executives living opulent lifestyles are increasing chances others at their company will commit fraud. i can't connect the dots on this one. >> it's an eye-opening report. this is an academic study. goes on page after page by page. done by three researchers aren't the country. they found for every year ceo that likes to live big lifestyles, fraud raises by 6%. j.p., we have our own robert frank, who wines and dines with the rich and famous for us as well. j.p., do you buy this connection these researchers are trying to put together?
>>. >> i think it's a bit of a stretch. especially conceptually. 30 million businesses in the u.s., 197,000 mid-market firms, most private, and less than 6,000 publicly traded firms. this research seemed to be based on a number of things, such as 852 public companies that were cited by the s.e.c. for some technical infraction. anecdotal anecdotally, i don't see it. the most lavish living ceo that i'm aware of is larry ellison of oracle. although they may have sharp practices, i've not heard of reports of fraud of anyone below larry. >> robert, what do you think? the study found these more ceos will cause underlings to cook
the books. >> that was the most interesting thing. that the lavish ceos have fraudulent companies, but they hire people underneath them that have material misstatements with the company. that speaks to the idea that if you're a free-spending ceo you have loose control environment in the company just as you may have loose discipline in your own life. it may mean if the ceo is spending a lot and living large, those around him in the workplace may feel like they have to spend to keep up, too, and, therefore, juice the stock price because they're paid in stock. >> it comes down to culture, corporate culture is what they're trying to talk about. j.p., when you got the boss out living that lavish lifestyle, the cat's away, the mouse might play. plus this competitive edge that they want to be just like the boss and they'll do whatever it takes to achieve that. that's loosely what they're talking about here. you still don't buy that? >> well, your colleague rick
santelli, in a slightly different context, that today's a different world. and the world of the dennis k kozlowskis of the livish don't exist. if anyone's a closet kozlowski, they have enough sense about them to keep their head down and not attract attention to themselves. so, i somewhat remain skeptical. >> dennis kozlowski had the company paying for a lot of his parties. ceos are paying for it themselves. it's what they're doing. it's their behavior they're looking at, not so much themselves who might be cooking the book or, you know, imposing fraud. >> yes, i understand that. but if having $75,000 personal sports cars, which is one of the criteria the researchers used was an indication of this, you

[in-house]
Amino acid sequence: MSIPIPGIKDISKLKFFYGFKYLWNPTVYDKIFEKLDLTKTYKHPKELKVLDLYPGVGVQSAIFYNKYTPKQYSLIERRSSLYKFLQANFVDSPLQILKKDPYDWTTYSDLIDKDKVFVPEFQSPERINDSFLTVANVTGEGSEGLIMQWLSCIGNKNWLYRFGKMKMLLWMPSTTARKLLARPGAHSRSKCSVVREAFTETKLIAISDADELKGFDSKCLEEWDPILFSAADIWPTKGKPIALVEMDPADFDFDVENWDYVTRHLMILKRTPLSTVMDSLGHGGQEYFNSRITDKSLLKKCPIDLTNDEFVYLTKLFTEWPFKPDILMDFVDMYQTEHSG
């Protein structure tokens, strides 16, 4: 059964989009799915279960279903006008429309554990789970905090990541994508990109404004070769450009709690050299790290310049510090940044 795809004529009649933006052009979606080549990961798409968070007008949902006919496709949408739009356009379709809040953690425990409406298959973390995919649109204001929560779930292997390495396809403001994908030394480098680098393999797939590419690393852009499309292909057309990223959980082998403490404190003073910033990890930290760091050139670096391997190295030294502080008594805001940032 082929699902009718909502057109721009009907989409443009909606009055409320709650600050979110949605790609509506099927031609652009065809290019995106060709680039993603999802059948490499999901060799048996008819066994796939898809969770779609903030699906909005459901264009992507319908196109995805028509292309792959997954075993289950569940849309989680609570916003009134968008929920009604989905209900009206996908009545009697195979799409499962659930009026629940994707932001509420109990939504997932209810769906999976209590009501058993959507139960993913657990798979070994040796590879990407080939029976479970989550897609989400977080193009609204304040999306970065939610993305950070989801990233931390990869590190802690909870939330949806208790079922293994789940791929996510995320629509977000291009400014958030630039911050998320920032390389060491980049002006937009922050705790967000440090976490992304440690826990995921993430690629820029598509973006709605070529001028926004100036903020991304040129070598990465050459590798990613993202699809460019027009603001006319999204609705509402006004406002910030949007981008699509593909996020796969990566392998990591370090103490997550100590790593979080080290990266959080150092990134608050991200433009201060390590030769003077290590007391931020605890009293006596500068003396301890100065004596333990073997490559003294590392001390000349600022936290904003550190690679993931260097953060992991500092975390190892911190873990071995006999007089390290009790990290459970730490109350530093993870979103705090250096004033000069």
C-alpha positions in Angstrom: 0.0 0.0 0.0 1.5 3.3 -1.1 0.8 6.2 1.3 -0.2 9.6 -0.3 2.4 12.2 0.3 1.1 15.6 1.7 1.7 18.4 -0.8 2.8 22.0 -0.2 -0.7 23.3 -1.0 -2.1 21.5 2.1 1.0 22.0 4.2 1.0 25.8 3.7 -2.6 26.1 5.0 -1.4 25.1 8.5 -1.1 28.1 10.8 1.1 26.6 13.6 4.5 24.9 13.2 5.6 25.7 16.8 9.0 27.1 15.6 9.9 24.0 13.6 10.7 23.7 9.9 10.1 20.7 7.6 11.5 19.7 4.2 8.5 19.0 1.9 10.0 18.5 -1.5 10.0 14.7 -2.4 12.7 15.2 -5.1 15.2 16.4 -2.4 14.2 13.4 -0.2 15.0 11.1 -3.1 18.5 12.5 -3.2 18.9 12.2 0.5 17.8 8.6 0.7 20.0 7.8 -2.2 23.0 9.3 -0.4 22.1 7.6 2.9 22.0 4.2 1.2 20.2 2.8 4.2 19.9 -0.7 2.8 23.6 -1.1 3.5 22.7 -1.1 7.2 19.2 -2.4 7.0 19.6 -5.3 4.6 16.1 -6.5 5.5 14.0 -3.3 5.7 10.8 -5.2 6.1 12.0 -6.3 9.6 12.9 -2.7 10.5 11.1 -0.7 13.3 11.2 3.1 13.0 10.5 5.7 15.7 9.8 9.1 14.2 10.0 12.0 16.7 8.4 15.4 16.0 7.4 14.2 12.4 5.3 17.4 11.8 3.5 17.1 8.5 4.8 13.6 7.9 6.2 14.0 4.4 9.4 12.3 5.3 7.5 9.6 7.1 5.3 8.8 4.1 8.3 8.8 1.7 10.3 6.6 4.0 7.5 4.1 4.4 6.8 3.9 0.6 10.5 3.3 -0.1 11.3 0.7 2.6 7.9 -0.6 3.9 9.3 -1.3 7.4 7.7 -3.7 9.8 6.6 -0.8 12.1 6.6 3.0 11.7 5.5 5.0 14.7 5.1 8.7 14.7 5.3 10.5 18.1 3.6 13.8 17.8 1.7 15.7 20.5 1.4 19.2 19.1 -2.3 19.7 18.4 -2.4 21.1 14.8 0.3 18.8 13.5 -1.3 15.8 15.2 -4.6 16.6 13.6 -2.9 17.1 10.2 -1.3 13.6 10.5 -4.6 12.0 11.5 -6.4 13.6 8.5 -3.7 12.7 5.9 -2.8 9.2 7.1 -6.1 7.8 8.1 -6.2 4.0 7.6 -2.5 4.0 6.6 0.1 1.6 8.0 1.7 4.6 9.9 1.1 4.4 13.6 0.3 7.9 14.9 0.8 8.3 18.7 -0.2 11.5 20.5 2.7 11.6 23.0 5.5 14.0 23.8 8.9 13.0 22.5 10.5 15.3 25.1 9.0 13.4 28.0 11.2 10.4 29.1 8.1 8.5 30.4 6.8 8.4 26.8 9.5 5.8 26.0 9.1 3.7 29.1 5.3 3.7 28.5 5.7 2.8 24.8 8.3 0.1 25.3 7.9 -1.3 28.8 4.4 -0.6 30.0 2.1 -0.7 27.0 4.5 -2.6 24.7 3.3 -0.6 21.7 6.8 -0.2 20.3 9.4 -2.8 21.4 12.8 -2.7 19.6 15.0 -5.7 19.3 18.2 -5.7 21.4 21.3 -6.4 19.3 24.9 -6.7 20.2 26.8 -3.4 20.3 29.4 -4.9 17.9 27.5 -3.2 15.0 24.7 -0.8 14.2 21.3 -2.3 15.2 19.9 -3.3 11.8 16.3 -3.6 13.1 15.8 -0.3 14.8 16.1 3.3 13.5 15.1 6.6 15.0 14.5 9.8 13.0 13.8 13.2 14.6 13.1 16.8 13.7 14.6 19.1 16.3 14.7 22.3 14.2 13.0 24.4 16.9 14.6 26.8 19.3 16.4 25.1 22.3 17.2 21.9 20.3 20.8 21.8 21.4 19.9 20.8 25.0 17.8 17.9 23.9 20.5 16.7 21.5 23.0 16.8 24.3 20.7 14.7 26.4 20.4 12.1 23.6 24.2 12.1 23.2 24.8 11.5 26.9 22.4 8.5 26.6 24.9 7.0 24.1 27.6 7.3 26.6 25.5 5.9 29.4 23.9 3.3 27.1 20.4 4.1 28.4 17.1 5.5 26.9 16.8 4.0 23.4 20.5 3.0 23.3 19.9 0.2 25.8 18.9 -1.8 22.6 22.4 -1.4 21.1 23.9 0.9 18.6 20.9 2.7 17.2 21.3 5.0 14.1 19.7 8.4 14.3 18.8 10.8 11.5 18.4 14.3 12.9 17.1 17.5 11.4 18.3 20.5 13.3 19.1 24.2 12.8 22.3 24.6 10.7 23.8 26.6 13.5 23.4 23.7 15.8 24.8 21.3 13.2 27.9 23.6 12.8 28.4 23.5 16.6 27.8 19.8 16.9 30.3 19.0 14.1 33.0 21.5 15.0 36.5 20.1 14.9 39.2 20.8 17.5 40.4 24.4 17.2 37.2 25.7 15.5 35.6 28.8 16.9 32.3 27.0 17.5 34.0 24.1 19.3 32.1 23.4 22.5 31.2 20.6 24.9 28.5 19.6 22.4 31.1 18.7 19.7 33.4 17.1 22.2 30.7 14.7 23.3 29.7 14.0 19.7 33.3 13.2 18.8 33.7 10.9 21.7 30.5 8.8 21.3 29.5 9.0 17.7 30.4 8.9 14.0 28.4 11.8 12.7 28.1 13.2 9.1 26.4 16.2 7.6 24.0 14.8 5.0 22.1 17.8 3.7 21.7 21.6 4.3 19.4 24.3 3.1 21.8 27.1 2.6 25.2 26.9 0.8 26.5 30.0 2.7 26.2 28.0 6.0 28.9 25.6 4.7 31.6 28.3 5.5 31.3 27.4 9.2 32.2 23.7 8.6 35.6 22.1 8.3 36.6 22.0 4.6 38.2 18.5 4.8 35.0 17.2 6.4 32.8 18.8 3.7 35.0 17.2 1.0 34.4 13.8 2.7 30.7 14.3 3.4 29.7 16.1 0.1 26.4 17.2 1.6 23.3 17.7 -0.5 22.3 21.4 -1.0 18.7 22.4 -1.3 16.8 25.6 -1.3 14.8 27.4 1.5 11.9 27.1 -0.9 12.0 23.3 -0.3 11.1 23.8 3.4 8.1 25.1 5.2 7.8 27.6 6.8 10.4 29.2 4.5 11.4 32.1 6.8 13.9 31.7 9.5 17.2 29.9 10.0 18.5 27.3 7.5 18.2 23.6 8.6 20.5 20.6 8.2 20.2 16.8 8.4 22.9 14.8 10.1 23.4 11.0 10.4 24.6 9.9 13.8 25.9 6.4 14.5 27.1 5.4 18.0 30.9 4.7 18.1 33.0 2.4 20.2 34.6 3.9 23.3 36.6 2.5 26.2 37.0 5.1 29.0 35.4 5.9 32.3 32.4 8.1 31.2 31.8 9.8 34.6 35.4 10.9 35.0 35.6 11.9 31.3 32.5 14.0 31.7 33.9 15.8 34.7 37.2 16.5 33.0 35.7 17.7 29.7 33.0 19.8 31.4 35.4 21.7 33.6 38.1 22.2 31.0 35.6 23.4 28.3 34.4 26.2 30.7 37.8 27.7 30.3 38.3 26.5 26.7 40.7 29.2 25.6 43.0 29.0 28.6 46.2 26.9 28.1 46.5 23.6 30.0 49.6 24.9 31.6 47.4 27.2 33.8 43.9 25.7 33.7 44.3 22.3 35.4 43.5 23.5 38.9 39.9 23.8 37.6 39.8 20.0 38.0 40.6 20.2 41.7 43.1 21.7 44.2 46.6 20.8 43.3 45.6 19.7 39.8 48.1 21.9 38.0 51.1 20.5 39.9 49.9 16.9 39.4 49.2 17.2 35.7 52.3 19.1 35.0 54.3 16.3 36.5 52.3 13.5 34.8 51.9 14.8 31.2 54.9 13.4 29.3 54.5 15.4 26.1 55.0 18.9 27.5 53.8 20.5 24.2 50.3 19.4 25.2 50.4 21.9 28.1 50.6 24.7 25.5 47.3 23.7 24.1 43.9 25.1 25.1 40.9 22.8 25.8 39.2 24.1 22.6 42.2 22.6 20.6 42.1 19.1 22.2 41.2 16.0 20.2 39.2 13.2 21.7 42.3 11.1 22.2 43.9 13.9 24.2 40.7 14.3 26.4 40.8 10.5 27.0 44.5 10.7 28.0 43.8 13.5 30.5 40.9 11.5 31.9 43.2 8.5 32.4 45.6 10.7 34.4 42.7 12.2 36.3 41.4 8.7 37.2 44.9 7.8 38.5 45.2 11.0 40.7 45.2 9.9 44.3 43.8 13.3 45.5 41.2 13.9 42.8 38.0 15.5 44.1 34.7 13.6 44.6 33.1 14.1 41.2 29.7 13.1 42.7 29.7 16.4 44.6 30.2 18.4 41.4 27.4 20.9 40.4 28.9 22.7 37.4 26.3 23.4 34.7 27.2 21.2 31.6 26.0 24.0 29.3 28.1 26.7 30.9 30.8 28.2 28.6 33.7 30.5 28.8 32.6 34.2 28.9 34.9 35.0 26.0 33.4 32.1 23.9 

have to look up and down silicon valley from cooper teto san jos that's a rite of passage. that filters down to other reports of the company. we don't see it. in part because we have a climate of people being a lot more closely adhering to laws. we have sarbanes oxley. and those who are are tried to sail close have been knocked down. >> i would add, the wealthy are laying lower. you still have examples of this. eike batista, clear example of a guy that lived large, had the sports car, the mansions, blew up. and a lot of people connected that hubrus to his company. i was at the yacht show last week, a lot of people still buying yachts and jets and -- >> robert, that's not fraud. we're talking about --
>> absolutely. >> -- this equating to fraud by underlings. that's a whole other conversation, living large -- >> i'm just saying that eike batista, they're now saying there were material misstatements. that's what this statement is about. that's an example in the news recently with a guy living large and having material statements there. i'm not saying if there was fraud there. >> as they famously asked, where are the customer's yachts? thank you. i think fair to say, all four of us are skeptical. >> i'd say. >> the dow is down 32 points right now. >> we've heard a lot about individual investors finally getting back into this market recently, but is it really the case? the ceo of schwab told me yesterday, not so much. we'll hear from a round table of retail investors. that's coming up. >> retail investors may want to stick around to hear what liz
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they're not pouring in. >> the market is up 20% or more so far this year. you're saying it's largely institutional? >> i don't know if it's institutional but it's certainly not schwab retail investors. now, it could be 401(k) investors because they have to make regular ongoing investments. our clients are engaged but very cautious about the markets overall. only half of them think this is a good time to be making additional investments into the equity market. >> and that was schwab ceo walt bettinger here yesterday telling me exclusively that retail investors are actually not pouring their money back into the market at huge clips despite some front page stories to the contrary. >> not small investors are getting their legs back. right here on "closing bell,"